Software is only as powerful as the user’s ability to implement it. You can have the most revolutionary technology in the world; if people can’t figure out how to use it, it will all be for nothing.
Better UI design helps onboard new users more quickly; communicate the value of the software more easily; and ensure there is widespread uptake throughout teams. For software designed to enable collaboration and information sharing, such engagement is essential for the software to realize its full value.
Most enterprise teams encompass individuals with a range of ages and technologically know-how. Because software is often designed with a sophisticated user in mind, it ends up being very difficult to navigate for those without extensive experience. As a result, many users find it hard to access the information they need - leading to wasted time and miscommunication. But better UI design can solve these problems.
By ensuring it is easy to navigate the platform and locate relevant information, better UI design helps users become more efficient and reduce the likelihood of mistakes when handling sensitive data or making critical decisions.
As businesses become more reliant on software, more of their employees’ time is spent using that software. If the UI is unattractive or poorly designed, their experience may become rather negative.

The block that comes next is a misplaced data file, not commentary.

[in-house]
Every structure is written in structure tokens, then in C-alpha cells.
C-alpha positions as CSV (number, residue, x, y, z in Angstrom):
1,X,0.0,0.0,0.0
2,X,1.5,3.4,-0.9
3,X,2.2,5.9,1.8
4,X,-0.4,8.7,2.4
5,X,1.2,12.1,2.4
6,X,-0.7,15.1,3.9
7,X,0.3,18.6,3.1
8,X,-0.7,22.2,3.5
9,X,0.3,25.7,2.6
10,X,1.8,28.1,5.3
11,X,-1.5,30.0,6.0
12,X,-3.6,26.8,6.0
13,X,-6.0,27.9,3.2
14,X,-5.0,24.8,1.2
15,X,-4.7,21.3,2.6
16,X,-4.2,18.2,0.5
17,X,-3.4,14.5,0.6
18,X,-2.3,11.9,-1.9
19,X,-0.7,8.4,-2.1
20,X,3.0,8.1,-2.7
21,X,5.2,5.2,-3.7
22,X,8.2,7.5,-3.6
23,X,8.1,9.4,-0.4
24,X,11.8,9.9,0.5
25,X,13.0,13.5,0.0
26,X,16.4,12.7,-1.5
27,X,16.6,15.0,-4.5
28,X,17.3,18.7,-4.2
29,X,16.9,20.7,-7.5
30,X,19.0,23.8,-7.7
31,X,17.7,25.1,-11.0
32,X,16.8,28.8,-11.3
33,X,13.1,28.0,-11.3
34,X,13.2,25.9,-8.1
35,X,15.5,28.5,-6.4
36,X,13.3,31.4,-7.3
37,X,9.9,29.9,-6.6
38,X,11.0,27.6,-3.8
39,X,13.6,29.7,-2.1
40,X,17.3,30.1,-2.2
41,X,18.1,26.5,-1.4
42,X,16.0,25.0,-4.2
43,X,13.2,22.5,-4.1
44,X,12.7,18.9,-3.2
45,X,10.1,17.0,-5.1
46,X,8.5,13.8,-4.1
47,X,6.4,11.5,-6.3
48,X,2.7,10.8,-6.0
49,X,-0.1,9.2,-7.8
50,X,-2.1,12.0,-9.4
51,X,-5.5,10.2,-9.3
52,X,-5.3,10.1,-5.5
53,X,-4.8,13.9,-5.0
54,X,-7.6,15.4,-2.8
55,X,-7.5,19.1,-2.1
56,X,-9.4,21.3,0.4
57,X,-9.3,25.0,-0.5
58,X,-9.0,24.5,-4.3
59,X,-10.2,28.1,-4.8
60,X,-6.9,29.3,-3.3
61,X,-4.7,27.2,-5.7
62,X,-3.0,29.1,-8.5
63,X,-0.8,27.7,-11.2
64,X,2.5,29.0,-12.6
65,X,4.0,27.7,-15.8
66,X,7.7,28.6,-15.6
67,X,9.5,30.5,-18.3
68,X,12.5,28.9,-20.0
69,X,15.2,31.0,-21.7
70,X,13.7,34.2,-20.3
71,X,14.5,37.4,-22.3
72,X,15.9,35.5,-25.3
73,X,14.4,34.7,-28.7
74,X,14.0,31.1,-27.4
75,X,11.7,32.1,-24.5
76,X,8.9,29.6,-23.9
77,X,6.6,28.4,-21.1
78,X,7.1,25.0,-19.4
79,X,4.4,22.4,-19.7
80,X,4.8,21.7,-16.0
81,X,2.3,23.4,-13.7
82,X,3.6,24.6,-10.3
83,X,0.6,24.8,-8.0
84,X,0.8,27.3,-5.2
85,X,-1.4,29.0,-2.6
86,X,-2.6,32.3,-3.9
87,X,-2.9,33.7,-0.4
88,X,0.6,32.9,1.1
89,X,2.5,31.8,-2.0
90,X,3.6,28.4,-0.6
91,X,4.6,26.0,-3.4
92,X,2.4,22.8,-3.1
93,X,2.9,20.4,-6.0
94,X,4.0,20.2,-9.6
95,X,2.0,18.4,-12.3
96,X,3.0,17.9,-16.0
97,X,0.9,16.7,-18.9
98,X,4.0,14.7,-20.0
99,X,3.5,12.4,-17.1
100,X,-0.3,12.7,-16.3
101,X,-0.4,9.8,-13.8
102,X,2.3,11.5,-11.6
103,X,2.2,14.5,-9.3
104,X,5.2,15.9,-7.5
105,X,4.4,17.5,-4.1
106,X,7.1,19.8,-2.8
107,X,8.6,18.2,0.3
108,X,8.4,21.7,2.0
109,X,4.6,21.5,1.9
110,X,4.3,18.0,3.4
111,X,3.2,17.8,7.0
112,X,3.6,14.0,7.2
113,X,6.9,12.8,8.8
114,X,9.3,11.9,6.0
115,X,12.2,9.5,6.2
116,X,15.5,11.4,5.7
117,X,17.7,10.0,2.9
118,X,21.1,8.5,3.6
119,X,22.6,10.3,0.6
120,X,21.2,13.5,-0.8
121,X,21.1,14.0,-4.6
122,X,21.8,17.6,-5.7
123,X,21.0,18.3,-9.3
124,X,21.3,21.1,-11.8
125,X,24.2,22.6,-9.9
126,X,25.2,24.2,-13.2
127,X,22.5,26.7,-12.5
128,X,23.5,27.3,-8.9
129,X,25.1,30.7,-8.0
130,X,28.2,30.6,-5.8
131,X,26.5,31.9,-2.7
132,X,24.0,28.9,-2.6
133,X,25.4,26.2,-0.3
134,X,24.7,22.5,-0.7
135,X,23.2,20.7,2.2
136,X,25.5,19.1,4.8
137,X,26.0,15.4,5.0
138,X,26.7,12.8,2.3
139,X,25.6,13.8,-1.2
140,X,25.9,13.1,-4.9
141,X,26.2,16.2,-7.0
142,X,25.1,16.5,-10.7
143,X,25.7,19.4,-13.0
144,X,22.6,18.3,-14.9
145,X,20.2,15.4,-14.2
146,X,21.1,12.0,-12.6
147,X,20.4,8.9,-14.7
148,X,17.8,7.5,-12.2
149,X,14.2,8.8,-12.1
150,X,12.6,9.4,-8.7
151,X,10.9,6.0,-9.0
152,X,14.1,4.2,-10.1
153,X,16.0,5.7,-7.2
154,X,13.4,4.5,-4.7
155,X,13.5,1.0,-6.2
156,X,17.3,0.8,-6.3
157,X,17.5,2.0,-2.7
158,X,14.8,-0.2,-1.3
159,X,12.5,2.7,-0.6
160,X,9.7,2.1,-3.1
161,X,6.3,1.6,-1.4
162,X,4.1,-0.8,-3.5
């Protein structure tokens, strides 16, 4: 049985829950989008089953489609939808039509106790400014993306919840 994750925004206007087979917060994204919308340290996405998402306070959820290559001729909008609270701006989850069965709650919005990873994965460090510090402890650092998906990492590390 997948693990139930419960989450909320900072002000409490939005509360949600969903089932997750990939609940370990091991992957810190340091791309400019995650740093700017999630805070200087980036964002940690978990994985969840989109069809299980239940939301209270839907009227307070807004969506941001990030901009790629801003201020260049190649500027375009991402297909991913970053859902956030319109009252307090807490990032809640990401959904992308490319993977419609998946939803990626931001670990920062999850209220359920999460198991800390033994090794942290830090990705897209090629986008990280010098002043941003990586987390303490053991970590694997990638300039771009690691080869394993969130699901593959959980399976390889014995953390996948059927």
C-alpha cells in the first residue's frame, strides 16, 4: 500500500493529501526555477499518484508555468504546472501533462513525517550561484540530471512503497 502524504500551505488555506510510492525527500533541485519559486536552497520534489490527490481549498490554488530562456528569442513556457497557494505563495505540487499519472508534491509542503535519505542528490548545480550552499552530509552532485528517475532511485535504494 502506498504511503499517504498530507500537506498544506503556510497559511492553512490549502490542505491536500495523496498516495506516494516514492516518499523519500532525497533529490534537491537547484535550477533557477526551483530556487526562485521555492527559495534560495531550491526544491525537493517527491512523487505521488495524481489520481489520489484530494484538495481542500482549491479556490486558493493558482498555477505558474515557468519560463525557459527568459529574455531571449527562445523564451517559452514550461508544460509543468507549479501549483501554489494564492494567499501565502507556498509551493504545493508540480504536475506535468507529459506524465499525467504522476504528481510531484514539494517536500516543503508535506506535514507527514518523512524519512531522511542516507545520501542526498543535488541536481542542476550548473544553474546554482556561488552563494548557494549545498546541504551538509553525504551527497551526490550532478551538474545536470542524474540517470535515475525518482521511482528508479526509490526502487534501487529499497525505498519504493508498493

Simply making the UI more aesthetically appealing and easier to navigate can improve employees’ mood, increase productivity and reduce the amount of cognitive energy that is spent navigating the software.
Because enterprise software is often vast and complicated, the UI is often highly inconsistent. Some parts of the software may have been updated very recently, while others look totally different.
This can create dissonance for users: their experience is disrupted, and the shift in UI can often have the same effect as “task switching” - which can have a huge impact on productivity. But a focus on UI design ensures that the software is consistent throughout, delivering a seamless experience for every user.
Many pieces of enterprise software are never put to their full use, in large part because the users aren’t aware of their full range of functionality. There may be huge opportunities to create value and improve results hidden within the platform.
Better UI makes discovering and making use of those underappreciated features easier. By making navigation easier, or perhaps even by guiding users towards those hidden functions, a great UI designer can help unlock hidden value within a piece of software.
At Cargobase, we spent a lot of time developing best-in-class Transportation Management Software (TMS) that has changed the way our customers operate - bringing automation, visibility and efficiency to the supply chain. But our mission is not just to disrupt the market - it is to continually deliver greater value to our users.
This is why we are investing our latest round of funding in upgrading the User Interface of our TMS. Our global customer base trusts us to help streamline, monitor and optimize their most complex logistical challenges. And we felt it was only right that we make sure our software gives them the best possible experience on the market.
According to PwC, 50% of transportation and logistics teams face challenges related to digitalization, with a lack of digital culture and training being companies’ top challenges.
We hope the recent updates to our UI will help bridge these gaps and make it easy to #GetShipDone for every single user.